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buffer

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buffer


  3  definitions  found 
 
  From  Webster's  Revised  Unabridged  Dictionary  (1913)  [web1913]: 
 
  Buffer  \Buff"er\  (b[u^]f"[~e]r),  n.  [Prop  a  striker.  See 
  {Buffet}  a  blow.] 
  1.  (Mech.) 
  a  An  elastic  apparatus  or  fender,  for  deadening  the  jar 
  caused  by  the  collision  of  bodies;  as  a  buffer  at  the 
  end  of  a  railroad  car 
  b  A  pad  or  cushion  forming  the  end  of  a  fender,  which 
  receives  the  blow;  --  sometimes  called  {buffing 
  apparatus}. 
 
  2.  One  who  polishes  with  a  buff. 
 
  3.  A  wheel  for  buffing;  a  buff. 
 
  4.  A  good-humored,  slow-witted  fellow;  --  usually  said  of  an 
  elderly  man.  [Colloq.]  --Dickens. 
 
  From  WordNet  r  1.6  [wn]: 
 
  buffer 
  n  1:  an  ionic  compound  that  resists  changes  in  its  pH 
  2:  an  inclined  metal  frame  at  the  front  of  a  locomotive  to 
  clear  the  track  [syn:  {fender},  {cowcatcher},  {pilot}] 
  3:  (computer  science)  a  part  of  RAM  used  for  temporary  storage 
  of  data  that  is  waiting  to  be  sent  to  a  device;  used  to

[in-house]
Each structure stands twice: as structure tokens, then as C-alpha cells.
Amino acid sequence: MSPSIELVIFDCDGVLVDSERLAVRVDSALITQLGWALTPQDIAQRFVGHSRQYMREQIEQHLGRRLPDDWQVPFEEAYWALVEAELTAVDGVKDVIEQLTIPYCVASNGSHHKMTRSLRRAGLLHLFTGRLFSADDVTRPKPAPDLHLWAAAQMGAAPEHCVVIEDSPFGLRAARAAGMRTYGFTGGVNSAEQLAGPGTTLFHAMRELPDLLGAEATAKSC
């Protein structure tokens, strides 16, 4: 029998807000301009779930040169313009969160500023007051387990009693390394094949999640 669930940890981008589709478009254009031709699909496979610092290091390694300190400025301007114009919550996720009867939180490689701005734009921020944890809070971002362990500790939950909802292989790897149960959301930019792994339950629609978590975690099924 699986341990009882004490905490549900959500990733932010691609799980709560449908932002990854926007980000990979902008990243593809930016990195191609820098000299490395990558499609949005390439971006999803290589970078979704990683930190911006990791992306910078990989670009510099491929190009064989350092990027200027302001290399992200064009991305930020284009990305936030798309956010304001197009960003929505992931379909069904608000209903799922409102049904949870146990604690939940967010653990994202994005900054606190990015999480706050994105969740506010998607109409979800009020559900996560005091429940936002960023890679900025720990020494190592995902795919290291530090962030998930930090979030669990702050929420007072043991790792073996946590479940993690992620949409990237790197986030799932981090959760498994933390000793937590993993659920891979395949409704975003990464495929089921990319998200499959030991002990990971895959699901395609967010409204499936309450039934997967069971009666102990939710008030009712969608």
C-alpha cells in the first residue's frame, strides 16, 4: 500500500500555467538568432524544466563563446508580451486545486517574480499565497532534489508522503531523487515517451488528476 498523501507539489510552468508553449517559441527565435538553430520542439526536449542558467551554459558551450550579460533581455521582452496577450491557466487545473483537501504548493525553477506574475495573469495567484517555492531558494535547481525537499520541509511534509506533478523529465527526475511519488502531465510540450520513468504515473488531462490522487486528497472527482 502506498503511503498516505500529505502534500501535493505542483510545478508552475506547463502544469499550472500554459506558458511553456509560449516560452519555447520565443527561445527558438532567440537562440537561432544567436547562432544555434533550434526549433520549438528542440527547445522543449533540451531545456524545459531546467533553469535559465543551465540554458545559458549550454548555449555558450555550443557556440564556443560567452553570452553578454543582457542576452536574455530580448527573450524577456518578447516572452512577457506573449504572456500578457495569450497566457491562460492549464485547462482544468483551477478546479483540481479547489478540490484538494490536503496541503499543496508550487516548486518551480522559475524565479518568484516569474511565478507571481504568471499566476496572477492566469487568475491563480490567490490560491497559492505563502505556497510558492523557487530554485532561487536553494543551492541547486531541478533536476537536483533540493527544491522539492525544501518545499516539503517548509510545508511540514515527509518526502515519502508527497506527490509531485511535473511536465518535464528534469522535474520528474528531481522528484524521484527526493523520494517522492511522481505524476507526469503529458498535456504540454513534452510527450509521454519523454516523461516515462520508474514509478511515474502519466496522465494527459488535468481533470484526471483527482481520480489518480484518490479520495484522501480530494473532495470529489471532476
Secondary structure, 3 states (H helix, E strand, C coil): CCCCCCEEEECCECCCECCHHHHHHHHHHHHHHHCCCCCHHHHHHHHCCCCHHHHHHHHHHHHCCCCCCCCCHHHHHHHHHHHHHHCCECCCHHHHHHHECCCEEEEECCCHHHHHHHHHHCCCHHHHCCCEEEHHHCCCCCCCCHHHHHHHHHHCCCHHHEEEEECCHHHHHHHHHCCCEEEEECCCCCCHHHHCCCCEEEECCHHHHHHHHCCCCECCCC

compensate  for  differences  in  the  rate  of  flow  of  data 
  between  components  of  a  computer  system  [syn:  {buffer 
  storage},  {buffer  store}] 
  4:  a  power  tool  used  to  buff  surfaces  [syn:  {polisher}] 
  5:  a  cushion-like  device  that  reduces  shock  due  to  contact 
  [syn:  {fender}] 
  v  1:  add  a  buffer  to  of  solutions;  "buffered  saline  solution  for 
  the  eyes" 
  2:  protect  from  impact;  "cushion  the  blow"  [syn:  {cushion},  {soften}] 
 
  From  The  Free  On-line  Dictionary  of  Computing  (13  Mar  01)  [foldoc]: 
 
  buffer 
 
  1.  An  area  of  memory  used  for  storing  messages.  Typically,  a 
  buffer  will  have  other  attributes  such  as  an  input  pointer 
  (where  new  data  will  be  written  into  the  buffer),  and  output 
  pointer  (where  the  next  item  will  be  read  from)  and/or  a  count 
  of  the  space  used  or  free  Buffers  are  used  to  decouple 
  processes  so  that  the  reader  and  writer  may  operate  at 
  different  speeds  or  on  different  sized  blocks  of  data. 
 
  There  are  many  different  algorithms  for  using  buffers,  e.g. 
  first-in  first-out  (FIFO  or  shelf),  last-in  first-out  (LIFO  or 
  stack),  double  buffering  (allowing  one  buffer  to  be  read  while 
  the  other  is  being  written),  cyclic  buffer  (reading  or  writing 
  past  the  end  wraps  around  to  the  beginning). 
 
  2.  An  electronic  device  to  provide  compatibility  between  two 
  signals,  e.g.  changing  voltage  levels  or  current  capability. 
 
 




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